Telegonus (son of Odysseus)

In Greek mythology, Telegonus (/təˈlɛɡənəs/; Ancient Greek: Τηλέγονος means "born afar") was the youngest son of Circe and Odysseus[1][2] and thus, brother to Agrius and Latinus[3] or Nausithous and Nausinous.[4] In some accounts, he was called the son of the nymph Calypso and Odysseus instead.[5]


When Telegonus had grown to manhood, his mother Circe sent him in search of Odysseus, who by this time had finally returned to Ithaca from the Trojan War. Shipwrecked on Ithaca by a storm, Telegonus believed mistakenly that he had made landfall on Corcyra (Corfu) and, assailed by hunger, began plundering the island. Odysseus and his oldest son, Telemachus, defended their city and, in the ensuing melée, Telegonus accidentally killed his father with a lance tipped with the venomous spine of a stingray. Telemachus married Telegonus' mother, the enchantress Circe, while Telegonus took to wife Odysseus' widow Penelope.[6] By Penelope, he was the father of Italus who, according to some accounts, gave his name to Italy.[2]

This is the story told in the Telegony, an early Greek epic that does not survive except in a summary, but which was attributed to Eugamon or Eugammon of Cyrene and written as a sequel to the Odyssey. Variants of the story are found in later poets: for example, in a tragedy by Sophocles, Odysseus Acanthoplex (which also does not survive), Odysseus finds out from an oracle that he is doomed to be killed by his son. He assumes that this means Telemachus, whom he promptly banishes to a nearby island. When Telegonus arrives on Ithaca, he approaches Odysseus' house, but the guards do not admit him to see his father; a commotion arises, and Odysseus, thinking it is Telemachus, rushes out and attacks. In the fighting, he is killed by Telegonus. This story has many similarities with the more well-known tale of Oedipus.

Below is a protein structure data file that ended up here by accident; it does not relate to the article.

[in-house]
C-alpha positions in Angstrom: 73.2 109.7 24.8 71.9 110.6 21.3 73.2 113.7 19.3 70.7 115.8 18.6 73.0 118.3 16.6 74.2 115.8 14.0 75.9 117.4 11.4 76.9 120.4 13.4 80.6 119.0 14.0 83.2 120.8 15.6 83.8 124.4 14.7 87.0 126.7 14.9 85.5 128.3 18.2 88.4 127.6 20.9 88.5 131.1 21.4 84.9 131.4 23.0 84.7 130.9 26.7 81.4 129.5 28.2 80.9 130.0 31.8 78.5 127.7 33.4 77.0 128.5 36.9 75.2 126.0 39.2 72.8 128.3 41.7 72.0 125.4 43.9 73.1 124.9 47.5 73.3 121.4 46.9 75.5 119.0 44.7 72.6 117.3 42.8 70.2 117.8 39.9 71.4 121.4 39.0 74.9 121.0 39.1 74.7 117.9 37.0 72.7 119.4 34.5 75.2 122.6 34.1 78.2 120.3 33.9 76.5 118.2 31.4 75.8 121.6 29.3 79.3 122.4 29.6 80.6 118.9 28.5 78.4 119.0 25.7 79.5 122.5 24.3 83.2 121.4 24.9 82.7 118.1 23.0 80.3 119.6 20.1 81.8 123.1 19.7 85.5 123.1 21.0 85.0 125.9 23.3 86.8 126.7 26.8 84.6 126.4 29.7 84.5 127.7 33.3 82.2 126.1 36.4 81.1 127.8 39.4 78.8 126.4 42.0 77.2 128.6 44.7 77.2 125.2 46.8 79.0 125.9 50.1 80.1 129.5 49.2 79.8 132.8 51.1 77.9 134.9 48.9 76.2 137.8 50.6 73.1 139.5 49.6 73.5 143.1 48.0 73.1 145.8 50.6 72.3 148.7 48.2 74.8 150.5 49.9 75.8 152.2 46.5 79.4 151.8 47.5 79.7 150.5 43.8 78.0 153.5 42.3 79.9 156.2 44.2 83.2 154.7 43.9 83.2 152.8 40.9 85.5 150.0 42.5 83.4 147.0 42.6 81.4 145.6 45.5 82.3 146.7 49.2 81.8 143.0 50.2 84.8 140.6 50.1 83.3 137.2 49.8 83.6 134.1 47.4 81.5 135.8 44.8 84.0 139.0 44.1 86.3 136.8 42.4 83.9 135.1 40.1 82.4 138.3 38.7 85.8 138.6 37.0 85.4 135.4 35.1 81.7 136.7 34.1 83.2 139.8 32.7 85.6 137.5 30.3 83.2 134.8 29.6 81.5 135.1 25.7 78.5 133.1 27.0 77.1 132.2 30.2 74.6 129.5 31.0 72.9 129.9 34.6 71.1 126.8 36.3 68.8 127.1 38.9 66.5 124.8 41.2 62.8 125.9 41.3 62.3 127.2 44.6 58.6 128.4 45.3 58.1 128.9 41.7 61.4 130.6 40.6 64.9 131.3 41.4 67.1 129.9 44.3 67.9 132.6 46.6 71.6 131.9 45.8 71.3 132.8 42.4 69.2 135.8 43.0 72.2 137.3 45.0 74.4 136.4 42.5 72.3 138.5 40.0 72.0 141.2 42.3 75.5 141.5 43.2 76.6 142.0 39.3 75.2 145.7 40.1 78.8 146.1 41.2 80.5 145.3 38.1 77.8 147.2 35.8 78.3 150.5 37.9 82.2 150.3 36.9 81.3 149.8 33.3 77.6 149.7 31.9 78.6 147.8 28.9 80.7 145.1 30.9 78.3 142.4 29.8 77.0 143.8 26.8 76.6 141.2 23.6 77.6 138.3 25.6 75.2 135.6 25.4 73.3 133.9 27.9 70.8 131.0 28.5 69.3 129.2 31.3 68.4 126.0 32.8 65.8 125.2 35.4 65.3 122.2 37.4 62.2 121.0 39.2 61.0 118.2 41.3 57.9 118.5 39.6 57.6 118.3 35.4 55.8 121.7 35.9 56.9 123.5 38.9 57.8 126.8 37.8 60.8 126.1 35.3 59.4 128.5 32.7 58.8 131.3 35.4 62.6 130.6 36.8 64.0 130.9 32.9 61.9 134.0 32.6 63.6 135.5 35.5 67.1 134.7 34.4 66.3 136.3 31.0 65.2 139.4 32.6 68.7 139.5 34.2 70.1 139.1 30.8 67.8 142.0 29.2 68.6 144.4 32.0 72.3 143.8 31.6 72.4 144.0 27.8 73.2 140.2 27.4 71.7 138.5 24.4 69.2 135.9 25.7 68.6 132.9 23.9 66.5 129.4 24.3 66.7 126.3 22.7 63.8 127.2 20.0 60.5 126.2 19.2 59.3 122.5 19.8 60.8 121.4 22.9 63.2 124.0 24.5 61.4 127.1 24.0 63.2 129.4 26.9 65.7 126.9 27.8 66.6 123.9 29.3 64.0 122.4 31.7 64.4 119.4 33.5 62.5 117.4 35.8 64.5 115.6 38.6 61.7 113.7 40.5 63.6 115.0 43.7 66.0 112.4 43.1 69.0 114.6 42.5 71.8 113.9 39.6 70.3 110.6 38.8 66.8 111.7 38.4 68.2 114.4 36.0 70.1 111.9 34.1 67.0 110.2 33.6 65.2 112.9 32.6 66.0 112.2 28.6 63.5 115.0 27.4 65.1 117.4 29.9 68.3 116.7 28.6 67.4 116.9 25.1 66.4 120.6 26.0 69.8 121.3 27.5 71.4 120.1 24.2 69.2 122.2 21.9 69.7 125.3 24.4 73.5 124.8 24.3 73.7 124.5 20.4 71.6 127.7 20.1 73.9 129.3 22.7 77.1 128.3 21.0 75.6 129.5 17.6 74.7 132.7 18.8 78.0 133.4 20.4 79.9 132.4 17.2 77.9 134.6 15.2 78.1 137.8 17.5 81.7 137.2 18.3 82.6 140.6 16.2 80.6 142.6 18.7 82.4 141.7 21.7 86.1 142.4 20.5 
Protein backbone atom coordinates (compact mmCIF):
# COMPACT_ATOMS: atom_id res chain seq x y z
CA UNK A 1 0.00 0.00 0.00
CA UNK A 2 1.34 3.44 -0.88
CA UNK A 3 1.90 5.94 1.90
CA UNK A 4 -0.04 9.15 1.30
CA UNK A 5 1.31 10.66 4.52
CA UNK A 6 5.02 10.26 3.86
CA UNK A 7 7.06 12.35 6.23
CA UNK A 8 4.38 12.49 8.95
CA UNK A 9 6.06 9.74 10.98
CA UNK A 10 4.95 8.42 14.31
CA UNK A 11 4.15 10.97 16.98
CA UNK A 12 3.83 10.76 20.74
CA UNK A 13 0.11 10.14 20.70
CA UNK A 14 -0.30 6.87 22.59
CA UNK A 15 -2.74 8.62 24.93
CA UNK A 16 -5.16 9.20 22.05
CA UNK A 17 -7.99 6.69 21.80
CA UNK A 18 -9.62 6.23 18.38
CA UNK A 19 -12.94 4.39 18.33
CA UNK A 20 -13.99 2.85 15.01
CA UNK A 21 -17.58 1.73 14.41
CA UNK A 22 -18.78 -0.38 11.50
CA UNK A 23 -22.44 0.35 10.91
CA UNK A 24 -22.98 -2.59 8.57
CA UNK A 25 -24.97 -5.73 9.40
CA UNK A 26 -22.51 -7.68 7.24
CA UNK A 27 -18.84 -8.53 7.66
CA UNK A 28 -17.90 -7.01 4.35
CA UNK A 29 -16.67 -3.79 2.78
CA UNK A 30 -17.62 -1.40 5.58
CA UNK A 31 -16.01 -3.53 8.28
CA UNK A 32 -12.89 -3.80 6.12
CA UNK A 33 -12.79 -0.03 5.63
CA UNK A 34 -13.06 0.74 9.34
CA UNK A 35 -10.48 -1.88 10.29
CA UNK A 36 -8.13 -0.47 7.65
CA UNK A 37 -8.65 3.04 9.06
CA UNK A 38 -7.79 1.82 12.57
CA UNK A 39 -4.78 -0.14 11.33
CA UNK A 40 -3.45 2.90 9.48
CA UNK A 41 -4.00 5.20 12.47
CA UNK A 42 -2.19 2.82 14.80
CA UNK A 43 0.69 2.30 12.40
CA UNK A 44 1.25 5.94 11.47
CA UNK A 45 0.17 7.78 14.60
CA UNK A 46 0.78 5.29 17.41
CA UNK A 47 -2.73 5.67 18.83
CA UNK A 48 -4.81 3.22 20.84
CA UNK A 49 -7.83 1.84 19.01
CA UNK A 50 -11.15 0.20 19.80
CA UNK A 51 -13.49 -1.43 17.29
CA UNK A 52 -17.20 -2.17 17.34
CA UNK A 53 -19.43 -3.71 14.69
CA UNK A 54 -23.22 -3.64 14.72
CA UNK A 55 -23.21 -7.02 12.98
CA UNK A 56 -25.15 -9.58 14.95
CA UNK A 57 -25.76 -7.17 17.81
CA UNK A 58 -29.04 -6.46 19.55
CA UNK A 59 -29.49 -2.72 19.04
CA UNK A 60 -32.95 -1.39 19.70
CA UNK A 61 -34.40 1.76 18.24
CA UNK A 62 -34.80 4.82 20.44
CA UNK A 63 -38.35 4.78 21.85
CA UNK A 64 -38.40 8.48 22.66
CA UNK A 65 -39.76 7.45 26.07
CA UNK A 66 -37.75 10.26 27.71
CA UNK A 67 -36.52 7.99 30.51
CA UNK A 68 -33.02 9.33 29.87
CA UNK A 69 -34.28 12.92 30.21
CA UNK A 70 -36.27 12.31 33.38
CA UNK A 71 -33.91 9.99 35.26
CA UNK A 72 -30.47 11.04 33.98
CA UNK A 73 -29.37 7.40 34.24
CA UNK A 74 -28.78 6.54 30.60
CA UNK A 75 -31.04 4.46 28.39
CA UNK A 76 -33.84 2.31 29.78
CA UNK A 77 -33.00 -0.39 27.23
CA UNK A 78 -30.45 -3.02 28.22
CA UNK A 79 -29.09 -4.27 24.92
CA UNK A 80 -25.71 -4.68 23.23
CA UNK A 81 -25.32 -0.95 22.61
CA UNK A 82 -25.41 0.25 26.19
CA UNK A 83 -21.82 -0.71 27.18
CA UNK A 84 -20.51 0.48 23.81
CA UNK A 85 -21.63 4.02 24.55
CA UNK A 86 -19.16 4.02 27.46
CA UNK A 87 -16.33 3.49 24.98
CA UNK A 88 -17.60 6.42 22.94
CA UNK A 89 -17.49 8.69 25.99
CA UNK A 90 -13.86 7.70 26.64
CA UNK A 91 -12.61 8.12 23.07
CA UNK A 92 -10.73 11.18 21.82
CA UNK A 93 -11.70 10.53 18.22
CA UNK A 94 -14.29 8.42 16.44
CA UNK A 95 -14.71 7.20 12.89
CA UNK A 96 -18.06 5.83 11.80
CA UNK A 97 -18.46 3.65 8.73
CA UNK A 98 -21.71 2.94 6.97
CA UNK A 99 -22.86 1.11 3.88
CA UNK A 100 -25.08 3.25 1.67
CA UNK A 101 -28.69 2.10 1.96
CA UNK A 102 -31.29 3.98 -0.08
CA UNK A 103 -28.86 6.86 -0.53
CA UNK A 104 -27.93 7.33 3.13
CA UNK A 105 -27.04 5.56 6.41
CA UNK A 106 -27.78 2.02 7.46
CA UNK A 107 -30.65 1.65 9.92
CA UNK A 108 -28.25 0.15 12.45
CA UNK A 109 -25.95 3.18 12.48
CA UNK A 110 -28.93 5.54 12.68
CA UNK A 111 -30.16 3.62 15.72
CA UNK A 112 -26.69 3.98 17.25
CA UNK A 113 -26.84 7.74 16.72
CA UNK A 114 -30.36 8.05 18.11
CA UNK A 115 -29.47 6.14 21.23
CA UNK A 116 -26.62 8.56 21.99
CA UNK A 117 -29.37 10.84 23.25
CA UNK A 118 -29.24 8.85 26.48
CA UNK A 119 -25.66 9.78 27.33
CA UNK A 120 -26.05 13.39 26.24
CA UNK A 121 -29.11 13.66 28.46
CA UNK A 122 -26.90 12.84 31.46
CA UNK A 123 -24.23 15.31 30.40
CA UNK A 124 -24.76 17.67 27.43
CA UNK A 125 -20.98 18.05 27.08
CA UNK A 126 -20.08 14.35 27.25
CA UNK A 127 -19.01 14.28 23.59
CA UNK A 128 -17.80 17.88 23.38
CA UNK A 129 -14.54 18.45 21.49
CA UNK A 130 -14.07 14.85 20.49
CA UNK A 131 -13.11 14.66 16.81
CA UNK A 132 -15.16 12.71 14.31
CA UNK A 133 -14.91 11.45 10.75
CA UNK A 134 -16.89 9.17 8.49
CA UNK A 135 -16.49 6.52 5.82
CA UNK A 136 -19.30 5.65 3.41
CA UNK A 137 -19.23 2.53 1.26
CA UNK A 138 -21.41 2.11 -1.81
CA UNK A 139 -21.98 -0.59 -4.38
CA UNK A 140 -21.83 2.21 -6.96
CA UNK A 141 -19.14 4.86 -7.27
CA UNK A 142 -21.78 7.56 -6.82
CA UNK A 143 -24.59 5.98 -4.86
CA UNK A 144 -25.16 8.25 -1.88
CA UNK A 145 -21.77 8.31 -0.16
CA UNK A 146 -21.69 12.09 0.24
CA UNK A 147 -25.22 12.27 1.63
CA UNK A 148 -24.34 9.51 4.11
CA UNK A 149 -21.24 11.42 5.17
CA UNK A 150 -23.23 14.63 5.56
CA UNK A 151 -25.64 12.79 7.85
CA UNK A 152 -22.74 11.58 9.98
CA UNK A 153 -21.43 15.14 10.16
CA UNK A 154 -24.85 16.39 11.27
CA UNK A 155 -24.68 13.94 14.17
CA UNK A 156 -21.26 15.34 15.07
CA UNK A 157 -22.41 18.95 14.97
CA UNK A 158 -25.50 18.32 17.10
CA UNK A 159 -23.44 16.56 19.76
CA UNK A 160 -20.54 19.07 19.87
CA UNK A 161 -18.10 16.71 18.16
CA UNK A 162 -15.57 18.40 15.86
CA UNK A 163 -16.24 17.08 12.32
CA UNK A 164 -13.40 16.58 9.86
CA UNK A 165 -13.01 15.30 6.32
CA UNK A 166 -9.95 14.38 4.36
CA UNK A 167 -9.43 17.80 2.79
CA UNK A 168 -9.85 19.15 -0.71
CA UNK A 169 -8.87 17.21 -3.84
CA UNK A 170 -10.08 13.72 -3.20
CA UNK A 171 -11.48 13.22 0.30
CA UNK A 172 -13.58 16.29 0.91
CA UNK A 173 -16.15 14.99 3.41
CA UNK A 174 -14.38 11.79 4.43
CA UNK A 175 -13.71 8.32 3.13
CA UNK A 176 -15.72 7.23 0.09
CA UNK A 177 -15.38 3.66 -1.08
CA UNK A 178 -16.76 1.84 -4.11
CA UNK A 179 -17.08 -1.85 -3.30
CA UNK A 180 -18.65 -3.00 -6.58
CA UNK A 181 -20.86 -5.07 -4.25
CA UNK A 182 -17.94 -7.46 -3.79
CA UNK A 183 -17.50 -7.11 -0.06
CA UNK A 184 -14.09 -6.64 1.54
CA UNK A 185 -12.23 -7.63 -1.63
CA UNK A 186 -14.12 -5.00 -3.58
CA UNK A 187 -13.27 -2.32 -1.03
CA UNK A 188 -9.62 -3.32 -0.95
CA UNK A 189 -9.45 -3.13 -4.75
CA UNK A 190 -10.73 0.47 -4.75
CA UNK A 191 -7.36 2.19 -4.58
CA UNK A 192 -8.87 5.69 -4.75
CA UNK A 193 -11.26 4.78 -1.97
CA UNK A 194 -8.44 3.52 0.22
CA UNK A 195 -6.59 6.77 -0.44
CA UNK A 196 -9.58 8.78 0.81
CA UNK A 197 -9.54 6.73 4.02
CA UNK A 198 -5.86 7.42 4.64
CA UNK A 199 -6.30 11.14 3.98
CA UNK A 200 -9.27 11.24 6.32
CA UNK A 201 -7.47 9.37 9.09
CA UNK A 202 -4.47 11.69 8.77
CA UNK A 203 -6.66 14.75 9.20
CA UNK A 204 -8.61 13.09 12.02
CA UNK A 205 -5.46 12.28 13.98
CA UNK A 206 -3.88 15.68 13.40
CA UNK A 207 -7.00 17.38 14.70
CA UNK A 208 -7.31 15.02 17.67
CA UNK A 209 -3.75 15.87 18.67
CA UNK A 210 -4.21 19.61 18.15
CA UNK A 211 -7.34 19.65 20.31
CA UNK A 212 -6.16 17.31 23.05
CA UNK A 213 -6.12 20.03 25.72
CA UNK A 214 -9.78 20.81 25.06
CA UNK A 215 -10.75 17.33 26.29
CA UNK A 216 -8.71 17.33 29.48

In Italic and Roman mythology, Telegonus became known as the founder of Tusculum, a city just to the southeast of Rome, and sometimes also as the founder of Praeneste, a city in the same region (modern Palestrina).[7] Ancient Roman poets regularly used phrases such as "walls of Telegonus" (e.g. Propertius 2.32) or "Circaean walls" to refer to Tusculum.

See alsoEdit


  1. ^ Apollodorus, Bibliotheca Epitome 7.16
  2. ^ a b Hyginus, Fabulae 127
  3. ^ Hesiod, Theogony 1014
  4. ^ Hyginus, Fabulae 125
  5. ^ Eugammon, Telegony
  6. ^ Apollodorus, Bibliotheca Epitome 7.37
  7. ^ Plutarch, Parallela minora 41


  • Apollodorus, The Library with an English Translation by Sir James George Frazer, F.B.A., F.R.S. in 2 Volumes, Cambridge, MA, Harvard University Press; London, William Heinemann Ltd. 1921. ISBN 0-674-99135-4. Online version at the Perseus Digital Library. Greek text available from the same website.
  • Gaius Julius Hyginus, Fabulae from The Myths of Hyginus translated and edited by Mary Grant. University of Kansas Publications in Humanistic Studies. Online version at the Topos Text Project.
  • Hesiod, Theogony from The Homeric Hymns and Homerica with an English Translation by Hugh G. Evelyn-White, Cambridge, MA.,Harvard University Press; London, William Heinemann Ltd. 1914. Online version at the Perseus Digital Library. Greek text available from the same website.
  • Lucius Mestrius Plutarchus, Moralia with an English Translation by Frank Cole Babbitt. Cambridge, MA. Harvard University Press. London. William Heinemann Ltd. 1936. Online version at the Perseus Digital Library. Greek text available from the same website.